As hundreds of work-permit holders get set to depart the Cayman Islands, local animal charities say they are concerned that there could be an increase in pets being abandoned.
The organisations are urging people to take their with pets with them when they leave or, if they cannot do so, either surrender them or have someone foster the animals.
“Please don’t just abandon the dogs. The last thing we want to see is packs of stray dogs terrorising people and things like that. Do get in touch with us, reach out,” pleaded Caroline Johnson of One Dog at a Time.
In a Zoom interview with the Cayman Compass, Johnson said that while the dog charity has space challenges, she would rather have the animals surrendered than be dumped at the side of the road.
“For anybody who is leaving the Island and really cannot take their dog with them please contact us. Obviously, we have limited space, but we know other people who might be able to help them as well,” she said.
“For people who have no intention of coming back to our island or collecting their dog, then in some ways, that’s easier because then we can get them adopted as soon as possible on island.”
Over at the Cayman Islands Humane Society, director Saskia Salden said they too are appealing for people not to abandon their pets.
She said since the lockdown started people have been leaving their pets.
“We have seen some animals being returned. But also, on the other hand, because we have so many people that want to help us with fostering it’s easier for us nowadays to find homes for these animals so they wouldn’t be stuck in the shelter,” she said.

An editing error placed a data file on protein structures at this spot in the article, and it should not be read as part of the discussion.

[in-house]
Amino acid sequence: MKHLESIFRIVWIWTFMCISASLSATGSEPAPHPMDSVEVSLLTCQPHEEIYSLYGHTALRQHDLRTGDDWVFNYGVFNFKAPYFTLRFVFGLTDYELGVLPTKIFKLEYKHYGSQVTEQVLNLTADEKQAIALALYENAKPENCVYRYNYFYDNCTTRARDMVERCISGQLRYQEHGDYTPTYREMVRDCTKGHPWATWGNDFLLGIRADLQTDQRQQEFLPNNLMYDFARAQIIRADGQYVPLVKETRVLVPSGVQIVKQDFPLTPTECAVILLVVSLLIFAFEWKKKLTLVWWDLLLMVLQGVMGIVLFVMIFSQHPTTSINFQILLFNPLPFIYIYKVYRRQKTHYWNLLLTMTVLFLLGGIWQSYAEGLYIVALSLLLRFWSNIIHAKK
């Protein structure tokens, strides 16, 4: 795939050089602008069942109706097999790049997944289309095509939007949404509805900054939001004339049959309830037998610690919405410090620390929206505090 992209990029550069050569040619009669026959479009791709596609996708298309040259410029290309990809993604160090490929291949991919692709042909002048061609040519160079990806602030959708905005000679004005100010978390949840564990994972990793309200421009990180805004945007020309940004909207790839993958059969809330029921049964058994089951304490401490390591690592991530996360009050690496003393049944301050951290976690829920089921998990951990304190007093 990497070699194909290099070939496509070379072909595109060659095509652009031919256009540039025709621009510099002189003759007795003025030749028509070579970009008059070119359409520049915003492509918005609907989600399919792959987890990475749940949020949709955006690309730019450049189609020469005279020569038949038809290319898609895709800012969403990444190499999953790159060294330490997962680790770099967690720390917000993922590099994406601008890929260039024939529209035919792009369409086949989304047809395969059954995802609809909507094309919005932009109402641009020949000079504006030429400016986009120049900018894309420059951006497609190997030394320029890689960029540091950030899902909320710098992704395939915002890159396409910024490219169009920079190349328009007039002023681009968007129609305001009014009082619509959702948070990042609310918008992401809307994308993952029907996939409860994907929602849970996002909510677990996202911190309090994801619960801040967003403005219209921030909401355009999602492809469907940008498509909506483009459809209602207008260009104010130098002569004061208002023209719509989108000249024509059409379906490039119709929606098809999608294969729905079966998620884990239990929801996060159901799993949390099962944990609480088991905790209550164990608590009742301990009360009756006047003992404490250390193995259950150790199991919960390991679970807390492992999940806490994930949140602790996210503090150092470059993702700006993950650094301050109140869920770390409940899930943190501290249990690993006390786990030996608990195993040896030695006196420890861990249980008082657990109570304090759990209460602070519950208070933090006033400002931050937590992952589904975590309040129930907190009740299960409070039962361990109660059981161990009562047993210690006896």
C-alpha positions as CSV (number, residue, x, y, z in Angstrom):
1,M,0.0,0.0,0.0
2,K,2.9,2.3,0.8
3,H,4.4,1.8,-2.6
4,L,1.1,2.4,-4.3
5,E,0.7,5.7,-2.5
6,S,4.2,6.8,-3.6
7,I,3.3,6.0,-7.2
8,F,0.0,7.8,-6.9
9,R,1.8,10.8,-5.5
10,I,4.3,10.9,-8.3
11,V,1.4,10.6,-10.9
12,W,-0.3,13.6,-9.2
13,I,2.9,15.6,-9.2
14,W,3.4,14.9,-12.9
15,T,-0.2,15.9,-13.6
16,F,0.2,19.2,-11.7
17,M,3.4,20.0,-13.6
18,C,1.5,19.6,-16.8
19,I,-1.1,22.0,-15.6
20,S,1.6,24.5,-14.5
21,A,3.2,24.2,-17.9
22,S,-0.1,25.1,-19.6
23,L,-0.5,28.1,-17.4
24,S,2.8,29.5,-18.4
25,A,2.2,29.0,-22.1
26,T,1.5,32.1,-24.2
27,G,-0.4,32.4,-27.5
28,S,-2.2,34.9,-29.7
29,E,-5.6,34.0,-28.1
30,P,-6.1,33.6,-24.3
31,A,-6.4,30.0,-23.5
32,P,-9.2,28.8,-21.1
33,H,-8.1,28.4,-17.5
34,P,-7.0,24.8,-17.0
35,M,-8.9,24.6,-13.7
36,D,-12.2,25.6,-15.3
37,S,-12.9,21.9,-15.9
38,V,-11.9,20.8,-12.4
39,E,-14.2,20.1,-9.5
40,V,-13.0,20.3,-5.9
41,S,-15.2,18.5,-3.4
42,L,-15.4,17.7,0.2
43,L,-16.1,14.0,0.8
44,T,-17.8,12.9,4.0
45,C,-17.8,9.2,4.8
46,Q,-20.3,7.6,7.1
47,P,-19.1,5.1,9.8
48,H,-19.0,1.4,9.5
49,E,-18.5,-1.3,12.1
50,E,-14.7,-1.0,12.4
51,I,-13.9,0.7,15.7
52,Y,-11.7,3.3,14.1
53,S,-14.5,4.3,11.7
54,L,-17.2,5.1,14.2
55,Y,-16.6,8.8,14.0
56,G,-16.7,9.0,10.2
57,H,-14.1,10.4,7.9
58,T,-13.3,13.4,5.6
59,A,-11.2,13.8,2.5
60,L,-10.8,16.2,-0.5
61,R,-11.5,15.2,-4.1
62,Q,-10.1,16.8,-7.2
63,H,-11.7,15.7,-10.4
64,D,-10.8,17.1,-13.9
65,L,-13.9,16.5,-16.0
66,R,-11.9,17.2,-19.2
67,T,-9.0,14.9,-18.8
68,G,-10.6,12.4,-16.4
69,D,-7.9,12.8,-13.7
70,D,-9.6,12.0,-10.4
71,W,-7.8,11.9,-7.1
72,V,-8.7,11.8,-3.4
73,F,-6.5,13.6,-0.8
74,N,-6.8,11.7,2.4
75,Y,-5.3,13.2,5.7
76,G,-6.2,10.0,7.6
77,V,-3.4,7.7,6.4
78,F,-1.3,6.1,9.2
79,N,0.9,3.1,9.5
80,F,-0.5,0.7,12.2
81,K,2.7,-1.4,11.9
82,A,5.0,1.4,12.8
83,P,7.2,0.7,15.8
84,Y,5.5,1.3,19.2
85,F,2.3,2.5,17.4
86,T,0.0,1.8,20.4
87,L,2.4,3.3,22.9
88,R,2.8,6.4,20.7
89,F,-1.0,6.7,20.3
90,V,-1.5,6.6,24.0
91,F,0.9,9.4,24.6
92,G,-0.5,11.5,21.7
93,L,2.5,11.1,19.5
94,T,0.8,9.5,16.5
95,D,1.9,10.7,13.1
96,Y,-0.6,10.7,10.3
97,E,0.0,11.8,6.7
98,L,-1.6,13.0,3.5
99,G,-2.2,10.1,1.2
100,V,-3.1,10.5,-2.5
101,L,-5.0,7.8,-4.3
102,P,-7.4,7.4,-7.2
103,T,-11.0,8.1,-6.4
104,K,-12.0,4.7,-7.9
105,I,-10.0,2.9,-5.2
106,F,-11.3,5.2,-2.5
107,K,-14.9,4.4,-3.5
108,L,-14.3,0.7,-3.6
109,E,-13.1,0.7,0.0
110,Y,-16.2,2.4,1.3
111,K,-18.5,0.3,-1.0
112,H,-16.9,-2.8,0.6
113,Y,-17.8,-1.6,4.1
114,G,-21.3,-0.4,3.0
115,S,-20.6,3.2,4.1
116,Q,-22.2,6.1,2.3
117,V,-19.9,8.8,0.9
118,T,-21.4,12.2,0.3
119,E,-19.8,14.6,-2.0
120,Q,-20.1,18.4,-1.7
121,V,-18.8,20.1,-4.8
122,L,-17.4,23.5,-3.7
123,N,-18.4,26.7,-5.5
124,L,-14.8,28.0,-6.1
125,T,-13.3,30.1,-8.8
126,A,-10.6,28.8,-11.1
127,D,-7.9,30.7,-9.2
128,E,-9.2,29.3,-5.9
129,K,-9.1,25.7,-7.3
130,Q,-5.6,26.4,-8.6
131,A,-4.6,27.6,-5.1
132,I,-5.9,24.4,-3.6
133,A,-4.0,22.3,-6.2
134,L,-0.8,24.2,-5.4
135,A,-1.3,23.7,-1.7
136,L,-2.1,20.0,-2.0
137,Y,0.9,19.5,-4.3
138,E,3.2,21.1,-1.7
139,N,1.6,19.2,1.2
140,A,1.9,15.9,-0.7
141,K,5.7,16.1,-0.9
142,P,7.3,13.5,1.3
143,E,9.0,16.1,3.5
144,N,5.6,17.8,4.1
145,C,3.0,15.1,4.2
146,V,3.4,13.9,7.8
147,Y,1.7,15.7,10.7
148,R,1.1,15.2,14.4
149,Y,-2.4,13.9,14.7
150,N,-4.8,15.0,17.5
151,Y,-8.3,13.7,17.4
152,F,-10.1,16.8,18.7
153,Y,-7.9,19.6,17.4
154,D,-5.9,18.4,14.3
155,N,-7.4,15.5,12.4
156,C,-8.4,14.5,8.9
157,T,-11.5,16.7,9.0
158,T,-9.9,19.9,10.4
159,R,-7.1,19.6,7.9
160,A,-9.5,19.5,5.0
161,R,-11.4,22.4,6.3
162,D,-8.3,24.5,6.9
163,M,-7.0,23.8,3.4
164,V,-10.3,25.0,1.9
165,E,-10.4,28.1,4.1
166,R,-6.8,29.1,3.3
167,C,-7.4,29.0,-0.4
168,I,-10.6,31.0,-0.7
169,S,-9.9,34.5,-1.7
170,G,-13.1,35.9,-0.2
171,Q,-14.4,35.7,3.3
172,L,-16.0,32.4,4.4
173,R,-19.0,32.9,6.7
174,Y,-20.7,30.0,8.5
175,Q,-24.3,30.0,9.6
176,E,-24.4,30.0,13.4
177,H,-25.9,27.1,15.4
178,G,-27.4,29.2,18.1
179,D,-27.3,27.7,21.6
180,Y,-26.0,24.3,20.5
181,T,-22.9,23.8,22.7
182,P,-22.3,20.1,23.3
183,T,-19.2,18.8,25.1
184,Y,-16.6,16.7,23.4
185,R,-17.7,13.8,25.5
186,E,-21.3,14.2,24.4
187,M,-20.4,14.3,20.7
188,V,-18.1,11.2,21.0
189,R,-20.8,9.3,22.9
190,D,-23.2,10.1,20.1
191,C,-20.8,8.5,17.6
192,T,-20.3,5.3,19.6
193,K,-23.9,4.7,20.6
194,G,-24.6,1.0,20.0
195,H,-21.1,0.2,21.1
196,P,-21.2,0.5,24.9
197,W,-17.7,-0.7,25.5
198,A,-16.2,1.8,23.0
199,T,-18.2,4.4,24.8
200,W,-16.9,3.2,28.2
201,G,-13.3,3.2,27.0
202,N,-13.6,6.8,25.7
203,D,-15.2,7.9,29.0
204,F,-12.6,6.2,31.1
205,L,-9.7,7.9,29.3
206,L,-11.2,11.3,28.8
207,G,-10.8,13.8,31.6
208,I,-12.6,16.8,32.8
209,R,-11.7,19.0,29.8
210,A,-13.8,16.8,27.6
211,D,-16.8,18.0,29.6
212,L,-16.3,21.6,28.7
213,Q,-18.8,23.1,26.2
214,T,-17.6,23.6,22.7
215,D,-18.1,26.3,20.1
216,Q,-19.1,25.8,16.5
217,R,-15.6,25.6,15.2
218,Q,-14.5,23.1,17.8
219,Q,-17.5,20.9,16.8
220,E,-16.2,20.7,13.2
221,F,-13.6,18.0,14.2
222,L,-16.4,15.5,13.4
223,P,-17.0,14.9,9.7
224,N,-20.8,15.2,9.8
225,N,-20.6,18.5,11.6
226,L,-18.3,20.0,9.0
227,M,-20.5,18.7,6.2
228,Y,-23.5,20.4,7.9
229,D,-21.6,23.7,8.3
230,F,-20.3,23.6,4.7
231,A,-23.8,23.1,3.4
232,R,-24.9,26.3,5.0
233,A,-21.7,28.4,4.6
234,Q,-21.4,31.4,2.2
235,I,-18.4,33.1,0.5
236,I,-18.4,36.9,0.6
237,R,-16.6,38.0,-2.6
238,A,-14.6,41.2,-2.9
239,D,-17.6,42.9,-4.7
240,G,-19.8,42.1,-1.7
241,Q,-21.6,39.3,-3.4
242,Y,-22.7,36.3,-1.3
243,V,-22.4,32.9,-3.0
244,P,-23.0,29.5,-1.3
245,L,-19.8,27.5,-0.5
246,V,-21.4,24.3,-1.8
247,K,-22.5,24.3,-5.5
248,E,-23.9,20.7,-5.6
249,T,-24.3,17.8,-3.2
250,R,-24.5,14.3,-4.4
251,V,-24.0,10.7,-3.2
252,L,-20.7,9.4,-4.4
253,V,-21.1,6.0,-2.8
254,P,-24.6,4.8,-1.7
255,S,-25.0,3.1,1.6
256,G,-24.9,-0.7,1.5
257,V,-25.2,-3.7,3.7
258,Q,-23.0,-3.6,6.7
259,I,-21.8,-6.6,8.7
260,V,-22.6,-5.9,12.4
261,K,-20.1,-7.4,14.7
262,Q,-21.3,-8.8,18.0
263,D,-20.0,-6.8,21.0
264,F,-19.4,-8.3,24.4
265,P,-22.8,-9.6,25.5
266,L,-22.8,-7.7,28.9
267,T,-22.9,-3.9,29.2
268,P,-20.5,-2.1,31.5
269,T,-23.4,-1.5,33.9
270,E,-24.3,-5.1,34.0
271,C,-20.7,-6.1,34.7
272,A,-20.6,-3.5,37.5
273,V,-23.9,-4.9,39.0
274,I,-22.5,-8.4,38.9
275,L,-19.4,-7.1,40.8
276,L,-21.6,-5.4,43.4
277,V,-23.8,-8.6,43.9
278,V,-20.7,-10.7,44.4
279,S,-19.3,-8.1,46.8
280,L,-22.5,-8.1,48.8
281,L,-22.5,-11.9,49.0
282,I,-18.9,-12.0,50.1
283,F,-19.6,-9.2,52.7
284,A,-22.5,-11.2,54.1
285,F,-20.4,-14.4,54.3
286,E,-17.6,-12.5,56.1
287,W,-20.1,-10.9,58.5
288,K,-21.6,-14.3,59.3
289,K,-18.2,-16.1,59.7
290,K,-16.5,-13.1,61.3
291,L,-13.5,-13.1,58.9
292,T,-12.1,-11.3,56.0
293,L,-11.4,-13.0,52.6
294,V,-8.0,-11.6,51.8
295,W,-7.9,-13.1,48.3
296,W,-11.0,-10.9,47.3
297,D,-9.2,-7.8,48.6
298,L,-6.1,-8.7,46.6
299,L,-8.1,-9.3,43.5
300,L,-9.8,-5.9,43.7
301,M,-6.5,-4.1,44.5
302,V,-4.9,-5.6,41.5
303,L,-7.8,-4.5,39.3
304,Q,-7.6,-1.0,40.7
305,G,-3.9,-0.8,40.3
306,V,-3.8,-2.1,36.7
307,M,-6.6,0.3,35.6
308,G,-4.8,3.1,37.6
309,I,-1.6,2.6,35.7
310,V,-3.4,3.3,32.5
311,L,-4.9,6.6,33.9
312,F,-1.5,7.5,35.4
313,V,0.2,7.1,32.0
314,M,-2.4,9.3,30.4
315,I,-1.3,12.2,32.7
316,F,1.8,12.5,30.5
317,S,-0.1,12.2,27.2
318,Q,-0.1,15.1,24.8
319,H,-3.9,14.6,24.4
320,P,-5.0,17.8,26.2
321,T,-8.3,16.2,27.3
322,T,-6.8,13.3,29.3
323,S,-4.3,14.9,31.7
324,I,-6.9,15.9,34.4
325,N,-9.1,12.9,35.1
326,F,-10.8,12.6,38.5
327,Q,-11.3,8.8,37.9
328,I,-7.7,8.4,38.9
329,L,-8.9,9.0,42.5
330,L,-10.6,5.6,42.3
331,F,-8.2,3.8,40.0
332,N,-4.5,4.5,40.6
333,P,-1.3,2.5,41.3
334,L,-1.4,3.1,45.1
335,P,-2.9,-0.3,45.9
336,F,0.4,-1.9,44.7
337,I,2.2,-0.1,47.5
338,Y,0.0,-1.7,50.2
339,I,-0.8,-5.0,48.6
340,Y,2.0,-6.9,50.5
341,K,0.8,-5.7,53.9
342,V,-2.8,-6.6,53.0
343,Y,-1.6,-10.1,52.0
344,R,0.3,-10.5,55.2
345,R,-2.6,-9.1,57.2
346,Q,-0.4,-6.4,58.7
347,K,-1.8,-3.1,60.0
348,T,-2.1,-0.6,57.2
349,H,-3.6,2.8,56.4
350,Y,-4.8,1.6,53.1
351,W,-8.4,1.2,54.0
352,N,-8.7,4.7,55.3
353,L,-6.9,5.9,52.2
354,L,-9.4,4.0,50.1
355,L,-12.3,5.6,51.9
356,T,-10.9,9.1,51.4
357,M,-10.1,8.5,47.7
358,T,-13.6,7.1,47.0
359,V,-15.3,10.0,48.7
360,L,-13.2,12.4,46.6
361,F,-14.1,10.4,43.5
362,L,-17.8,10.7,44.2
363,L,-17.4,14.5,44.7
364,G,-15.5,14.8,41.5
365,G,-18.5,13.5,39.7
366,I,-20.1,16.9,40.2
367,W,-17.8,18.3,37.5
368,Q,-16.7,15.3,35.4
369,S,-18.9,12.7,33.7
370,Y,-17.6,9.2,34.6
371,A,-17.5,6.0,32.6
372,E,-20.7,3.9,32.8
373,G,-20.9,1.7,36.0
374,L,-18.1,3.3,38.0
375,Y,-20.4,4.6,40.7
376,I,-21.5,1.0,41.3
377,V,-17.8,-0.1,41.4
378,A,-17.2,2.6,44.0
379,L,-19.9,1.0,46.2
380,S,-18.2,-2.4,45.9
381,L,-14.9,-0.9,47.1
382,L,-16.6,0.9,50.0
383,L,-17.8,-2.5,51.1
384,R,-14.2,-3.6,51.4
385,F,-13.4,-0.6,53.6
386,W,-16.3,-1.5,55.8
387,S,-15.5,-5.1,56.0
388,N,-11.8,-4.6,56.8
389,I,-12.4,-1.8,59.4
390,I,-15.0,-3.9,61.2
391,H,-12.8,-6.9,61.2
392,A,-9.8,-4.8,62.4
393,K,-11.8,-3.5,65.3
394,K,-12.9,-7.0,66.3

However, Salden told the Compass via Zoom that the Humane Society is bit worried about what will happen when the COVID-19 restrictions are lifted.
She said once everybody goes back to school or back to work, or leaves the island, she is concerned that “we’re going to have not only our animals coming back to the shelter, but also the animals of people that have left or are still leaving”.
Since the lockdown she said about 10 animals have been surrendered.
Salden urged pet owners who are leaving Cayman to contact their vet or the Department of Agriculture to see what they can do to take their pet with them “which is of course better for everybody, better for the person, for the animal and for us as well”.
Johnson is also encouraging residents to become foster ‘parents’.
“What better to do with your time than spend it with a new furry friend that you might like to adopt? Certainly, we’ve had several people who have started out fostering and then within three or four days they’ve said, ‘We love the dog. It has changed our lives. Please … can we adopt them?’” she said.
153 North Sound Road, George Town, Grand Cayman (next to A.L. Thompson’s)